2.2. Study Design

CPA was defined as activation of a “Code Blue,” with loss of a palpable pulse or respiratory arrest. At the UMMC, a tertiary care university hospital that has 669 floor beds and 265 intensive care beds, nursing fills out a standardized arrest form at every “Code Blue.” These forms are saved and abstracted into a Microsoft Excel database by the Anesthesia Department and includes documentation of time and location of CPA, treatment given, cardiac versus respiratory etiology, length of resuscitative efforts, whether the CPA was witnessed or not, and outcome. Cardiopulmonary resuscitation was performed according to the American Heart Association Guidelines [35] per hospital policy.

2.3. Variables

Return of spontaneous circulation (ROSC) was defined as organized electrical activity on a monitor accompanied by a palpable pulse. Identified patients underwent chart review to obtain demographic data, hospital diagnoses, comorbid medical conditions, admission service, and discharge status. We defined 3 levels of inpatient bed types: “unmonitored,” representing a typical floor hospital bed, “monitored,” with continuous cardiac telemetry, and “intensive care,” describing medical, surgical, or cardiac beds with ICU level nursing care and monitoring. “Witnessed arrests” were defined as the presence of an identifiable person (typically nursing or nursing assistants) witnessing the onset of CPA. Demographic data collected included age, sex, and race. Admission services were medicine, surgery, and cardiology. Etiology included primary respiratory or primary cardiac as documented on the arrest form. Major comorbidities were obtained from discharge ICD-9 codes (neurologic disease, alcoholism, cardiovascular disease, respiratory disease, renal disease, endocrinopathy, gastrointestinal disease, diabetes, hypertension, trauma, cancer, infectious disease, electrolyte abnormality, tobacco use, HIV/immunosuppression, and obesity). Composite comorbidity was measured using the Charlson Comorbidity Index (CCI) [36, 37] with the Deyo modification [38]. This well-validated index contains 17 categories of comorbid conditions, derived from ICD-9 discharge codes, each assigned a weight from 1 to 6 (maximum score = 33). ROSC and discharge disposition (home or long-term facility) were recorded. In patients with more than one arrest, each event was treated as separate and independent if separated by more than 24 hours (representing 2.7% of events).

2.4. Statistical Analysis

Statistical analysis was performed using GBStat v9.0 (Dynamic Microsystems) and Sigmastat v11.0 (Systat). Data were compiled as mean ± SD. Testing for differences between means was done using Student’s t-test for paired or unpaired variates or ANOVA as appropriate. Frequency data were tested using chi-square with continuity correction. Survival was defined as survival to discharge. To determine predictors of survival, demographic and patient characteristics were analyzed using univariate logistic regression. Those variables found to predict survival from CPA were then entered into a multivariate logistic regression model. The null hypothesis was tested at the two-tailed, 5% level. Finally, association of age with comorbidities was analyzed with a Mann-Whitney test (for nonnormally distributed data) and with a Student’s t-test for unpaired variables (cardiovascular disease was normally distributed).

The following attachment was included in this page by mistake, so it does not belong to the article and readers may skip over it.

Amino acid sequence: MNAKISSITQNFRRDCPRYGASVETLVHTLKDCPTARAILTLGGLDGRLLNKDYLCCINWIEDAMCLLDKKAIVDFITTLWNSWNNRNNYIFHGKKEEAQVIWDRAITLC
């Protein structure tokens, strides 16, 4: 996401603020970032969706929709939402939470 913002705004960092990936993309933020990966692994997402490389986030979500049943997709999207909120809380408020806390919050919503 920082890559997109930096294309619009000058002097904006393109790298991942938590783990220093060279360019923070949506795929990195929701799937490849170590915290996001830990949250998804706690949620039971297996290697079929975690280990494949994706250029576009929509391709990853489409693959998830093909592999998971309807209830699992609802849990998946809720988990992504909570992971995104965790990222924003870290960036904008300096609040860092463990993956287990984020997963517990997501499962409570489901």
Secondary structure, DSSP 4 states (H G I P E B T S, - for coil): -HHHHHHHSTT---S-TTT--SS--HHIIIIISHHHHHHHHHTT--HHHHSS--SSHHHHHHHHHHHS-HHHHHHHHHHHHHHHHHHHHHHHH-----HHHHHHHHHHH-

3. Results

During the study period, 729 arrests occurred in 709 patients. Table 1 details patient demographics, admission service, and bed type for these patients. 476 (67%) were male, with an average age of 58 ± 16 years. Caucasian and African Americans comprised 349 (51.8%) and 290 (43%) of patients, respectively. Most patients had a surgical or medical admitting service, with 122 (16.7%) on cardiology. The majority of arrests, 453 (62.1%), took place in an ICU.

Table 1: Patient characteristics: demographics, admission service, and level of monitoring.

Characteristics of arrest and the outcomes of resuscitation are shown in Table 2. The average duration of CPA was 24 ± 22 minutes, and CPAs were evenly distributed throughout the day. 377 (50.8%) CPAs were cardiac, 185 (24.9%) were respiratory, and in 180 (24.3%) the type of arrest could not be determined. Most arrests were witnessed 649 (91.4%) and monitored (84.2%). 383 (53.9%) patients had a return of initial circulation following the resuscitation attempt, 150 (21.3%) survived to discharge, and 70 (9.6%) were discharged home.

Table 2: Arrest characteristics.

Demographic and arrest variables which predicted survival are shown in Table 3. Surgical admission was associated with significantly greater survival (29%) than medical (14%) or cardiac (16%) admission. ICU patients had significantly worse survival (14%) compared with patients on monitored (36%) or unmonitored (33%) beds; there was no difference in survival between CPA on monitored or unmonitored floors. CPAs of respiratory etiology were associated with greater survival (35%) versus those of cardiac (17%) etiology. CPA duration predicted survival, with longer duration associated with decreased survival in a time-dependent fashion with 31% surviving to discharge if <10 minutes and 11% surviving to discharge if >30 minutes. Demographic and CPA characteristics that did not predict survival were age, gender, race, presence of a witness, presence of a monitor, and time of day of CPA.